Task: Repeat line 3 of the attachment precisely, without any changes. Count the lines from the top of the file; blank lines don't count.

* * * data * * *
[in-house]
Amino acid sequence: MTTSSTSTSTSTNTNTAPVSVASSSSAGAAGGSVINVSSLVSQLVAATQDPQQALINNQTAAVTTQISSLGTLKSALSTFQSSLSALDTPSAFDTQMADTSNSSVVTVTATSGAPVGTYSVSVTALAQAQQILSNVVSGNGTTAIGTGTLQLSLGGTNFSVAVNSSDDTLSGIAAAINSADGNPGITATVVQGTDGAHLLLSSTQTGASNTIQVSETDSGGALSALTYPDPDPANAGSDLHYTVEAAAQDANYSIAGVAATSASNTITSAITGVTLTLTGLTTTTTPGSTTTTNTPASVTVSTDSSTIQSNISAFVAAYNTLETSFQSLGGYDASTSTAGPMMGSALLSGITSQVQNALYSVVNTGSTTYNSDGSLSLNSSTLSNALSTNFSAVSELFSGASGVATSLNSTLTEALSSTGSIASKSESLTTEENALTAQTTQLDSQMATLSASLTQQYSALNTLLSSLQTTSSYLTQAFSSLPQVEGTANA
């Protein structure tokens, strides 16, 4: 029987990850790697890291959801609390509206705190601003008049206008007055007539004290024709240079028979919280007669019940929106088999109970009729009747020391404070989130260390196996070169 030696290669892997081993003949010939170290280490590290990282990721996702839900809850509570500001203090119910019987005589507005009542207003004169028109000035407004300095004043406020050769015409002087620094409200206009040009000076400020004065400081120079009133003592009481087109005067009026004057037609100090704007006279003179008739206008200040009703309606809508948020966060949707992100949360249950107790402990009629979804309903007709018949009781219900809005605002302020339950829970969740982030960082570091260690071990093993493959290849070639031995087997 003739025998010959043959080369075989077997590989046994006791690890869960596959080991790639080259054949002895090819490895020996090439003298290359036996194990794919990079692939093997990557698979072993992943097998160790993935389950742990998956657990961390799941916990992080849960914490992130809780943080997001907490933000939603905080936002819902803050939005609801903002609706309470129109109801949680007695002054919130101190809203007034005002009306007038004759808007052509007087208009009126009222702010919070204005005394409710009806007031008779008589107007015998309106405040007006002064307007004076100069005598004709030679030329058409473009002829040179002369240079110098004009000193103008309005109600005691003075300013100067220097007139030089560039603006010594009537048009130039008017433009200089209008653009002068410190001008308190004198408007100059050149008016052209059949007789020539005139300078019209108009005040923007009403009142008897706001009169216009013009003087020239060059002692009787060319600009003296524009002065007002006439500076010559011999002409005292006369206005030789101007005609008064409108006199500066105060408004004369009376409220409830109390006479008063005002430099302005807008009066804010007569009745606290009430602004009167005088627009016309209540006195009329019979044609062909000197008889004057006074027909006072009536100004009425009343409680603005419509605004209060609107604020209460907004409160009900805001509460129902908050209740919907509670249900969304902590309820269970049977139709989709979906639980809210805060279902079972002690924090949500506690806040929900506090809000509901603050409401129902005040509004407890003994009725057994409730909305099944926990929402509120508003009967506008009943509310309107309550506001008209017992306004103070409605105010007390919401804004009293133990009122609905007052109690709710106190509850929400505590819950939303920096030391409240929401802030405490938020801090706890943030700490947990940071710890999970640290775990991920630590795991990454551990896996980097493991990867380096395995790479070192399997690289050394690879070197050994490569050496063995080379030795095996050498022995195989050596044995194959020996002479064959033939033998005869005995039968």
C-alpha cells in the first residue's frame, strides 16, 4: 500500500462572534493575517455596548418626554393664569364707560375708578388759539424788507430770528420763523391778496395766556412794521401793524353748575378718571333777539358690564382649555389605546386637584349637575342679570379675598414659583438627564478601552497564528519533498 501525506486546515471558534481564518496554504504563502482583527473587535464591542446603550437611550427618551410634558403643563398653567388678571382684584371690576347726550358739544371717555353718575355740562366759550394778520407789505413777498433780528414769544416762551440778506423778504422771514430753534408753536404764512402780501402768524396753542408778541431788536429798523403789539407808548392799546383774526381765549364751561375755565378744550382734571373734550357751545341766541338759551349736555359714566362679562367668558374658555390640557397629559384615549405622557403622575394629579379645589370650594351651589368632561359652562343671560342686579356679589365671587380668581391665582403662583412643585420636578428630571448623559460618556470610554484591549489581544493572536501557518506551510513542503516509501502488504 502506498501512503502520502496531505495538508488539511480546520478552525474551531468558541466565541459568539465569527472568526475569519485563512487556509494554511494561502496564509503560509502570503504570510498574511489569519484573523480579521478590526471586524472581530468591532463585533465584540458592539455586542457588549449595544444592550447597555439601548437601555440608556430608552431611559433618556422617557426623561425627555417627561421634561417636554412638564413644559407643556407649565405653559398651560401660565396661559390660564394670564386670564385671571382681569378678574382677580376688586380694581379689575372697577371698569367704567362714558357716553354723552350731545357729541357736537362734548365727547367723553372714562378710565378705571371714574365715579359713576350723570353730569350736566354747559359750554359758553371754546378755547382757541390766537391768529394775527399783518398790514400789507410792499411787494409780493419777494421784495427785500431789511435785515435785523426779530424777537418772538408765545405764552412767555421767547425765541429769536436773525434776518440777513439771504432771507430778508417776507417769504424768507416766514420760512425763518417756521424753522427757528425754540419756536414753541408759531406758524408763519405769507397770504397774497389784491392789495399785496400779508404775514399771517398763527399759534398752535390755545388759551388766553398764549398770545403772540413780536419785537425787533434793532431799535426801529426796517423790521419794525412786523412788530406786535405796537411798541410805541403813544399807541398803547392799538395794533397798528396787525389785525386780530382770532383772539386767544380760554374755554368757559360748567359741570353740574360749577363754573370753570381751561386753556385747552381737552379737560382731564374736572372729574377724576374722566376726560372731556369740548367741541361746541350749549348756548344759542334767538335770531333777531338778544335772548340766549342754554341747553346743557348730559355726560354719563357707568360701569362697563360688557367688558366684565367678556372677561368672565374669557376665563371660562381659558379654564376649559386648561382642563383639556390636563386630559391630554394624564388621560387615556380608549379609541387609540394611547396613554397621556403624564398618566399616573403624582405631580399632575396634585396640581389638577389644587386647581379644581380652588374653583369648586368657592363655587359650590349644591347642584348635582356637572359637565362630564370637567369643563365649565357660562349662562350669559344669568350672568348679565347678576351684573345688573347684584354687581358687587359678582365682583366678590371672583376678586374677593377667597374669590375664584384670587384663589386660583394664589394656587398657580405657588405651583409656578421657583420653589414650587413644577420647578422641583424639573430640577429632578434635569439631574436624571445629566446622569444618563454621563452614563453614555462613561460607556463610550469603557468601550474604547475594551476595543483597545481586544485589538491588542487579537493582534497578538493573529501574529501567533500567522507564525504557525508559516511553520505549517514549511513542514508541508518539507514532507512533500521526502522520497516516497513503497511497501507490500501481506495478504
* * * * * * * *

């Protein structure tokens, strides 16, 4: 029987990850790697890291959801609390509206705190601003008049206008007055007539004290024709240079028979919280007669019940929106088999109970009729009747020391404070989130260390196996070169 030696290669892997081993003949010939170290280490590290990282990721996702839900809850509570500001203090119910019987005589507005009542207003004169028109000035407004300095004043406020050769015409002087620094409200206009040009000076400020004065400081120079009133003592009481087109005067009026004057037609100090704007006279003179008739206008200040009703309606809508948020966060949707992100949360249950107790402990009629979804309903007709018949009781219900809005605002302020339950829970969740982030960082570091260690071990093993493959290849070639031995087997 003739025998010959043959080369075989077997590989046994006791690890869960596959080991790639080259054949002895090819490895020996090439003298290359036996194990794919990079692939093997990557698979072993992943097998160790993935389950742990998956657990961390799941916990992080849960914490992130809780943080997001907490933000939603905080936002819902803050939005609801903002609706309470129109109801949680007695002054919130101190809203007034005002009306007038004759808007052509007087208009009126009222702010919070204005005394409710009806007031008779008589107007015998309106405040007006002064307007004076100069005598004709030679030329058409473009002829040179002369240079110098004009000193103008309005109600005691003075300013100067220097007139030089560039603006010594009537048009130039008017433009200089209008653009002068410190001008308190004198408007100059050149008016052209059949007789020539005139300078019209108009005040923007009403009142008897706001009169216009013009003087020239060059002692009787060319600009003296524009002065007002006439500076010559011999002409005292006369206005030789101007005609008064409108006199500066105060408004004369009376409220409830109390006479008063005002430099302005807008009066804010007569009745606290009430602004009167005088627009016309209540006195009329019979044609062909000197008889004057006074027909006072009536100004009425009343409680603005419509605004209060609107604020209460907004409160009900805001509460129902908050209740919907509670249900969304902590309820269970049977139709989709979906639980809210805060279902079972002690924090949500506690806040929900506090809000509901603050409401129902005040509004407890003994009725057994409730909305099944926990929402509120508003009967506008009943509310309107309550506001008209017992306004103070409605105010007390919401804004009293133990009122609905007052109690709710106190509850929400505590819950939303920096030391409240929401802030405490938020801090706890943030700490947990940071710890999970640290775990991920630590795991990454551990896996980097493991990867380096395995790479070192399997690289050394690879070197050994490569050496063995080379030795095996050498022995195989050596044995194959020996002479064959033939033998005869005995039968």